content driven and assumptions about the transparency of language, one senses
that Cumming is trying valiantly to pull back from the brink of empiricism.
In many instances he succeeds. One such success is 'Handwriting' which begins
with the customary conversational register familiar to most readers:
hardly read what he'd just written,
It was a real
effort, like DIY,
though he knew that memories,
like a sense
came in good
time, by and by,
rung by rung,
This is a good piece of prose writing. It is concise, flows well and is easy
to read. And it is part of a poem that investigates memory and the way
thoughts can be triggered by actions. In this instance the thought
associations are triggered by the poet practising his handwriting for a job
application form. This act causes his mind to firstly drift onto thoughts of
his absent pregnant wife, then onto the nature of the writing process itself,
then from this he is brought to a consciousness of his handwriting's
appearance on the page which, in turn, causes him to remember an occasion
when he'd written to his wife soon after they first met:
her the month they met.
she sat him down
through it, saying
And what does
This use of recording thought processes sparked off by an action, or a visual
perception, is a technique Coleridge used in his Conversation Poems Ð
particularly 'Frost at Midnight' and 'This Lime‑tree Bower My Prison'.
It is based on the dubious theory that a good poem should be triggered‑off
by perceptual input which is then ruminated upon by the poet, and which then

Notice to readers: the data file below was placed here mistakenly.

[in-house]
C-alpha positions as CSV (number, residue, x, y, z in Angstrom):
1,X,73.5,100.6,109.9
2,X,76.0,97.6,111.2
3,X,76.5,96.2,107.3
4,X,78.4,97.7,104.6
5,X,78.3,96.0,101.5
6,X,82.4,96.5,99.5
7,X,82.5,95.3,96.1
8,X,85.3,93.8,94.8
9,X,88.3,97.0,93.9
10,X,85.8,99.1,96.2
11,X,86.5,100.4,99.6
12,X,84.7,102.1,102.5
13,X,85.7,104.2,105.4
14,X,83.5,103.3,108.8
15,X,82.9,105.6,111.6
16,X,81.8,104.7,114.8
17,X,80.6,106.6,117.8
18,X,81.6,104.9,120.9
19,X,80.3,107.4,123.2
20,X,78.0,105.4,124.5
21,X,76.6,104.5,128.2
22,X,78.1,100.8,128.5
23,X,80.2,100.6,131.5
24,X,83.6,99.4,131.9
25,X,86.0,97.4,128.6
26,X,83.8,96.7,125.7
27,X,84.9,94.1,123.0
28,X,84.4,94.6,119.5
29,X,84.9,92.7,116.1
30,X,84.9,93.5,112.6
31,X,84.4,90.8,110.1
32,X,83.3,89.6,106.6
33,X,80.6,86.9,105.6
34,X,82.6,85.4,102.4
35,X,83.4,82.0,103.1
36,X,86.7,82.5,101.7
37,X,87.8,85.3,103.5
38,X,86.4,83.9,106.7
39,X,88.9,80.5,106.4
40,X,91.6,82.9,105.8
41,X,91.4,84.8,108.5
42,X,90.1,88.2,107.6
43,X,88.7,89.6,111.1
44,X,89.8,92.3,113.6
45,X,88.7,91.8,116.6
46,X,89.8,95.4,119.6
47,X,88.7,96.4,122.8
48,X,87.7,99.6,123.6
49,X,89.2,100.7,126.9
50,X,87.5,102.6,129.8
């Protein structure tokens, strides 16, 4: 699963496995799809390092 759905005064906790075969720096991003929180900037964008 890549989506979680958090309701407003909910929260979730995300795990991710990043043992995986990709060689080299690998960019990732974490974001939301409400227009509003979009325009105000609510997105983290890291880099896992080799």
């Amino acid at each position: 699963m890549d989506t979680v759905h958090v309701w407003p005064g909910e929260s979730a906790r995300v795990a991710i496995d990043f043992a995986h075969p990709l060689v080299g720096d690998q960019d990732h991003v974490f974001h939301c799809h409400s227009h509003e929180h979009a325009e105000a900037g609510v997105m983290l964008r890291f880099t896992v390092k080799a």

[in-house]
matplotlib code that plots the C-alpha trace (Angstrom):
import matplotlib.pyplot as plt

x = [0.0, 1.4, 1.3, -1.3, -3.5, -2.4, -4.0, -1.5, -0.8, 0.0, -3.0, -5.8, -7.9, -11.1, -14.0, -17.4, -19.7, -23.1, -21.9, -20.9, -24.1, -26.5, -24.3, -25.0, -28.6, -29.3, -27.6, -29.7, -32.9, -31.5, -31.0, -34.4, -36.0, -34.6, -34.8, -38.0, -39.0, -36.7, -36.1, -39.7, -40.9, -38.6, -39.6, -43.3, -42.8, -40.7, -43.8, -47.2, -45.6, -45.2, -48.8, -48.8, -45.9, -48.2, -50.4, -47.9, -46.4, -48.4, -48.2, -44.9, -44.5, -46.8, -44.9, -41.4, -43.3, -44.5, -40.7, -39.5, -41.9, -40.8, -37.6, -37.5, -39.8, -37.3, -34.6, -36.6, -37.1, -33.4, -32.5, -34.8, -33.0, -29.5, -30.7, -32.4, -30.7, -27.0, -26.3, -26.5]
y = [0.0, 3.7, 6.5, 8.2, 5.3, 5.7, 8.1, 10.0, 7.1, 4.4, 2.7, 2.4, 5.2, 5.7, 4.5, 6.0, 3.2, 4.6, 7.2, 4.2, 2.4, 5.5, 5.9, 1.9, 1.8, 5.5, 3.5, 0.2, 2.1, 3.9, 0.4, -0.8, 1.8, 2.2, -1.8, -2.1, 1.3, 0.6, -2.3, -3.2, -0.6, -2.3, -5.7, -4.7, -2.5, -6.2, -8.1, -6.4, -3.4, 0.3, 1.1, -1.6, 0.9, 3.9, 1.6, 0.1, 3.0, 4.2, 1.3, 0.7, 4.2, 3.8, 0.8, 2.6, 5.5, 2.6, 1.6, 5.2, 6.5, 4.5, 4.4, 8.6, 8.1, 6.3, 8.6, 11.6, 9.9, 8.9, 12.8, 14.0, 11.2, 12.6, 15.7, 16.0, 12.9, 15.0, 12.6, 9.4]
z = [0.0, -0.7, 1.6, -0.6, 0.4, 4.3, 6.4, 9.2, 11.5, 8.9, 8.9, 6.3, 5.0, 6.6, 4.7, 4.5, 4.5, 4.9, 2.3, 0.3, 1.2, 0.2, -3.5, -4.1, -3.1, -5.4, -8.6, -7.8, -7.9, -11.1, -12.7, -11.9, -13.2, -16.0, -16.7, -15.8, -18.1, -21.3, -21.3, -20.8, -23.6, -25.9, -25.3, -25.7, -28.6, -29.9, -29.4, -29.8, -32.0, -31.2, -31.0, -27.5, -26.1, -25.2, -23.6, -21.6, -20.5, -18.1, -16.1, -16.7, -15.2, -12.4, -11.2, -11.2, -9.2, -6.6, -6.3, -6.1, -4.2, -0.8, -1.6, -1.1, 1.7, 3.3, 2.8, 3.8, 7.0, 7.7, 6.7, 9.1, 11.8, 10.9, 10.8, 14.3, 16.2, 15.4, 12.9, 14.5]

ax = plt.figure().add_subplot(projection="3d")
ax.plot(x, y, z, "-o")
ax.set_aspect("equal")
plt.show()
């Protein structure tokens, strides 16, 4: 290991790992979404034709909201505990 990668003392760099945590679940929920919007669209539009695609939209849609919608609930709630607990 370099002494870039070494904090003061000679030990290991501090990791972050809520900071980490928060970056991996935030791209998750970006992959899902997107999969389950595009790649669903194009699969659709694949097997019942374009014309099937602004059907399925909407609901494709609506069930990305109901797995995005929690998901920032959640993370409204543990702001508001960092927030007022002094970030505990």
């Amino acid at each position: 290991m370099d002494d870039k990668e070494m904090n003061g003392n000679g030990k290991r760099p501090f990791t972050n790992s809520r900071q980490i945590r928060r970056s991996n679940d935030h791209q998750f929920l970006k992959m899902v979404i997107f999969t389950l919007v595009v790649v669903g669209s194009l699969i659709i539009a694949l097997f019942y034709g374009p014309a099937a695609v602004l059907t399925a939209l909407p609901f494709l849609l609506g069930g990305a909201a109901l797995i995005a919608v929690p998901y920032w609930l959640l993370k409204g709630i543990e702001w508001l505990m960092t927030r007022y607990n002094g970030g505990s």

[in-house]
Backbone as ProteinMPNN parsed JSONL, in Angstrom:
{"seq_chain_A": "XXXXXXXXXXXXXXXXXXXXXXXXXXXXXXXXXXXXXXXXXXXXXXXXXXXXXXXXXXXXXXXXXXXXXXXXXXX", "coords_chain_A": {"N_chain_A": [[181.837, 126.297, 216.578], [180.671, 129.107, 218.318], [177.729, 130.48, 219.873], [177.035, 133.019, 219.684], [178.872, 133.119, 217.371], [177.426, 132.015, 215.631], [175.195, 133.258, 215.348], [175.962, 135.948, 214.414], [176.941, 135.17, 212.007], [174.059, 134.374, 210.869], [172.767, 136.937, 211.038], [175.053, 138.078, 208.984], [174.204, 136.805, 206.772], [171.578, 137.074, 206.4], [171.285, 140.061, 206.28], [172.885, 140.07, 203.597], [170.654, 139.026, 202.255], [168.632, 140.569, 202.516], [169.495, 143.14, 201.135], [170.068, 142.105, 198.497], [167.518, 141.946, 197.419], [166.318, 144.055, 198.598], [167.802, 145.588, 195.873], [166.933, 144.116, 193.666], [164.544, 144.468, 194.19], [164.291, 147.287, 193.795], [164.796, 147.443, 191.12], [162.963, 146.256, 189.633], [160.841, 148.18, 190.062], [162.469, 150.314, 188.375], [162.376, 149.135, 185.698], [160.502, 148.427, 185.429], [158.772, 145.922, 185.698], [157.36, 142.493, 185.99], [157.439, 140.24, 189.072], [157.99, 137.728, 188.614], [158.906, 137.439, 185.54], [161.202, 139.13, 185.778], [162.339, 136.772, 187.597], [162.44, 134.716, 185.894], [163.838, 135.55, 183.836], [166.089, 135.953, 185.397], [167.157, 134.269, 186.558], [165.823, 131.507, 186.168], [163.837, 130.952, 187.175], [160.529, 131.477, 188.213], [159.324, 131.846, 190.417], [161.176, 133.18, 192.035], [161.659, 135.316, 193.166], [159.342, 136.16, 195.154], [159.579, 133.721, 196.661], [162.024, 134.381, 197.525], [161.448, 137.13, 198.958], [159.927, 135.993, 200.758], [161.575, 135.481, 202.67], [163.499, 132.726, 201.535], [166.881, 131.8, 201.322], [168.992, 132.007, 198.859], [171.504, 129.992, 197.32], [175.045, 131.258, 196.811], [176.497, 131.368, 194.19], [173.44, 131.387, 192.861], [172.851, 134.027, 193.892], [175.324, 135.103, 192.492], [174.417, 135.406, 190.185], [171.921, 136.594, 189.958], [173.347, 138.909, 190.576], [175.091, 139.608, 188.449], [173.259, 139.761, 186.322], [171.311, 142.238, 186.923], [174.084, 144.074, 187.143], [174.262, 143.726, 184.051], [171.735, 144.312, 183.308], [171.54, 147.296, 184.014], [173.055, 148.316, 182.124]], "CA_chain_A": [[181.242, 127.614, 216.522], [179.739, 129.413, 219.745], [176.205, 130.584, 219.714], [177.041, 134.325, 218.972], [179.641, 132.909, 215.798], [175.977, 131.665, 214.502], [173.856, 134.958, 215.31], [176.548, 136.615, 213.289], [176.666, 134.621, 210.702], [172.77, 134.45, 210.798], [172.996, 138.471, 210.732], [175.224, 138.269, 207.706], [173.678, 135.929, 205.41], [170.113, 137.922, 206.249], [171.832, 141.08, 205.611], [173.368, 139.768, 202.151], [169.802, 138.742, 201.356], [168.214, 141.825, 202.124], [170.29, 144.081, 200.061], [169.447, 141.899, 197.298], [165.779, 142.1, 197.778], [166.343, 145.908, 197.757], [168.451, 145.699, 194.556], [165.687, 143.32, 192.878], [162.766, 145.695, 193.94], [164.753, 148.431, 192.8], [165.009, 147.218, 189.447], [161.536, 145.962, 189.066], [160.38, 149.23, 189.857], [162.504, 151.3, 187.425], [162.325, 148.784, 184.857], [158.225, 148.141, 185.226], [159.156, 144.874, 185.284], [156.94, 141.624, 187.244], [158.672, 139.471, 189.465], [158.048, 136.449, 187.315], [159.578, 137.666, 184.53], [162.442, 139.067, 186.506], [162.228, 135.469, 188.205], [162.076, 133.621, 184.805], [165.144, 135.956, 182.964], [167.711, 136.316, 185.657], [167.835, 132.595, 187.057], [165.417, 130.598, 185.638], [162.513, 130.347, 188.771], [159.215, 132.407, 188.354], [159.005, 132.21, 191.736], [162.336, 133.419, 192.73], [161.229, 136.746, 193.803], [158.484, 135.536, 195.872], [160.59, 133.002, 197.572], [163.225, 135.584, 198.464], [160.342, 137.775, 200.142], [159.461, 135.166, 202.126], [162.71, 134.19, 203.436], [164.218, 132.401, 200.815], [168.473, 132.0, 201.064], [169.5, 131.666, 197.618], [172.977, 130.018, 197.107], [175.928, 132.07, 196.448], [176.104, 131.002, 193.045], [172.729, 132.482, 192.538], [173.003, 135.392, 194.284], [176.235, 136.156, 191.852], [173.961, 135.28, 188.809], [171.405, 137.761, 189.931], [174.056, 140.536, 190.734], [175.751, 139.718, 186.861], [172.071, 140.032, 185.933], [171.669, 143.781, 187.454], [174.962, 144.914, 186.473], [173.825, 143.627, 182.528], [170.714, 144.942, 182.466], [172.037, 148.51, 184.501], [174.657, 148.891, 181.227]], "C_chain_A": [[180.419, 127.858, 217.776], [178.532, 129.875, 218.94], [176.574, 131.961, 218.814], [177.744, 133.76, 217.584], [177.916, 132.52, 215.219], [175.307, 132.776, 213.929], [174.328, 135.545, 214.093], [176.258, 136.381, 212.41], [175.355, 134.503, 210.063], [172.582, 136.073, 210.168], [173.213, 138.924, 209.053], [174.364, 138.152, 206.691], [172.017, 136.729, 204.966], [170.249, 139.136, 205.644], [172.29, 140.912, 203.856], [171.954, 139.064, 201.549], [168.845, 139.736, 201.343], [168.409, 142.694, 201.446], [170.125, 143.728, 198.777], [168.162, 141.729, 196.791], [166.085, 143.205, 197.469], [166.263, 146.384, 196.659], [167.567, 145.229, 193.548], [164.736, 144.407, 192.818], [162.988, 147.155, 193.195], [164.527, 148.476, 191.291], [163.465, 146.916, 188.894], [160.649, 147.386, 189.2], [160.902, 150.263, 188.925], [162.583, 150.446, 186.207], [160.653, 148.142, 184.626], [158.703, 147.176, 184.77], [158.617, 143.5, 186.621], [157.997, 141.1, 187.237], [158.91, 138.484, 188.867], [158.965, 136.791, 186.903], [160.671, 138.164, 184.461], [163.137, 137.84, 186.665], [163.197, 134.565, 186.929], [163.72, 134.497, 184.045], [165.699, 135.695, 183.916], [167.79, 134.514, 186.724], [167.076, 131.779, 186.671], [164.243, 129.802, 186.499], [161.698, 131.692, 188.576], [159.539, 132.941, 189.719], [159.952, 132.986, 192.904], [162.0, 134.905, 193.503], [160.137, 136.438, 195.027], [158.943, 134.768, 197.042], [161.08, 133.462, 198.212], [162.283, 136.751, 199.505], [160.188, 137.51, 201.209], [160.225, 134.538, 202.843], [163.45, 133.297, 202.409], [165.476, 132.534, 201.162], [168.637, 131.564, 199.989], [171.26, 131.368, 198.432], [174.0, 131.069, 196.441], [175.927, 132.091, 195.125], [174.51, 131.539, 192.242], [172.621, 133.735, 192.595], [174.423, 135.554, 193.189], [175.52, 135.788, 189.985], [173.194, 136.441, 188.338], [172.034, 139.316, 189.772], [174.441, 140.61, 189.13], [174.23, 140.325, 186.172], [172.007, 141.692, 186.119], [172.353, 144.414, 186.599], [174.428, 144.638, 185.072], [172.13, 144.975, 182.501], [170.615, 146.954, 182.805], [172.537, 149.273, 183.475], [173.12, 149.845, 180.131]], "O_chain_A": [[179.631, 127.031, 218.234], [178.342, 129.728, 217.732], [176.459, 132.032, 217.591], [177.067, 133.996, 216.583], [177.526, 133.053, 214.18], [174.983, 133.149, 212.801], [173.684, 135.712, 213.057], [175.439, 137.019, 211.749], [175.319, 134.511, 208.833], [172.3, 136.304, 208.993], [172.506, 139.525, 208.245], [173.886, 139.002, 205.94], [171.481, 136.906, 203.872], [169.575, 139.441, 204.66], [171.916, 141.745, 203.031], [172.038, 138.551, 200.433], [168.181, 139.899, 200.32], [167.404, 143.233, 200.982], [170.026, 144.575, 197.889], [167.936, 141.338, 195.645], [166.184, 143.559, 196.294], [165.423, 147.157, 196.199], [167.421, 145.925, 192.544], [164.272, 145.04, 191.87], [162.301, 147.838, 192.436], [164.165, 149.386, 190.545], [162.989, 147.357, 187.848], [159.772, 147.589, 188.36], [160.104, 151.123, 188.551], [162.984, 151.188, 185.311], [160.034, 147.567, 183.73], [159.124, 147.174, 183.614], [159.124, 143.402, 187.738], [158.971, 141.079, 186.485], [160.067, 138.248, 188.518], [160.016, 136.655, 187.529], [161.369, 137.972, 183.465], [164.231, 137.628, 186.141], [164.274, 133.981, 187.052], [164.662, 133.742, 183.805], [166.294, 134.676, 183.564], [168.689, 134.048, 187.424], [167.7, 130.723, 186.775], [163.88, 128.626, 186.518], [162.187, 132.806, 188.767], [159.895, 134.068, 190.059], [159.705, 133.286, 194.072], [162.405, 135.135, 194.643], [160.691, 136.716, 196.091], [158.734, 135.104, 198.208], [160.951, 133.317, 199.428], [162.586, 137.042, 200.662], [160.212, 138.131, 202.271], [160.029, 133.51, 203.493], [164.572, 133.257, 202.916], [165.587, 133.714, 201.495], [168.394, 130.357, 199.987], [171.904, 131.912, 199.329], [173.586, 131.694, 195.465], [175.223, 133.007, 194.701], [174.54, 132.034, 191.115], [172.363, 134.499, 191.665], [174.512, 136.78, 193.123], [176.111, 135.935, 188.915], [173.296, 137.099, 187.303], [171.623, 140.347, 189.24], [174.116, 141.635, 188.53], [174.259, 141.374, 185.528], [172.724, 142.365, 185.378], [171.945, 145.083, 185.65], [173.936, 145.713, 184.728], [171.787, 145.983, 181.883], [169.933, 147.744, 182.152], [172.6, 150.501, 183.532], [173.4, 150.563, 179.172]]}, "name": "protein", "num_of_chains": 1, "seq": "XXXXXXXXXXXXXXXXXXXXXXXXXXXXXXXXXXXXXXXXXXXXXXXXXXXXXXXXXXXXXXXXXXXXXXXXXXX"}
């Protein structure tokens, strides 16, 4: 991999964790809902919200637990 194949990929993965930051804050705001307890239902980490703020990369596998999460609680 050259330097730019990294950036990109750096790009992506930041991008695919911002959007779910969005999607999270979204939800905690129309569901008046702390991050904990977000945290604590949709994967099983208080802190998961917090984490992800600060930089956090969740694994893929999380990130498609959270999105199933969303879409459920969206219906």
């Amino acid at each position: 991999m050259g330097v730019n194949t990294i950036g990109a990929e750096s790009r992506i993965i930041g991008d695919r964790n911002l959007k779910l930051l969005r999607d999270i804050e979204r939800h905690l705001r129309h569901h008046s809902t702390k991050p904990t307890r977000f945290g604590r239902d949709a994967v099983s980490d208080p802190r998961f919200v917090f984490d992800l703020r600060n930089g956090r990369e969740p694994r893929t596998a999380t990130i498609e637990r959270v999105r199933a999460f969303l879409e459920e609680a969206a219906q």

leads to thought, which then returns to perception and back to thought again
etc. In this way the thinking processes of the perceiver become objectified
and are rendered more palpable to the both the poet and the reader of the
poem. This mimesis of consciousness, though, has little to do with any notion
of the poem as an artificial linguistic construct amenable through
connotation to a plurality of interpretations by the reader. It has more to
do with the egotistical notion of the poet as having important insights which
the reading public will, in some mysterious way, benefit from by merely being
privy to them.
Fortunately, Cumming does not go this far and ends the poem with two cryptic
What does this
And what does
It is the presence of these questions which save the poem from being merely
prose. They leave us with an ambiguity Ð an open‑endedness that allows
us to participate in the creation of meaning for the poem. The poem becomes
more than merely the recounting of the poet's thought processes to a largely
In 'Nets' we have a man and woman in bed. The poem begins with the man
heavily and travelled light,
woke a minute
before the alarm,
his own nets,
feeling as if
he'd landed heavily
The use 'nets' as a metaphor for tangled sheets is skilfully handled and the
expression of the confusion that is present during the transition from the
sleeping state to the waking is conveyed originally. Further into the poem we
He could feel
her skin pressed against his,
the pins and
needles of being
slipping down the wind
in the blood,
its crooked history.
Despite the rather prosaic metaphor of 'pins and needles', other metaphors
such as in ' [. . .] slipping down the wind/ in the blood, its crooked
history' are well handled.
Many poems in this collection fail, in my view, to fully distinguish themselves
from prose. The most obvious example being 'The Hair':
She tied up
him to call a taxi.
He picked up
the phone and pulled
one of her
hairs from his mouth.
I know you're
unhappy, he said
stop doing this.
packing her bag.
it, he said
didn't believe a word of it.
This sort of writing is best configured in the following way:
She tied up her hair then asked him to call a taxi. He picked up the phone
and pulled one of her hairs from his mouth.
'I know you're unhappy,' he
said, 'but please stop doing this'. She continued packing her bag.
'Well that's it,' he said. But
she didn't believe a word of it.
But overall this is an intelligent and well-written collection that attempts
fairly successfully to recuperate itself from its empiricist influences.
© Jeffrey Side 2004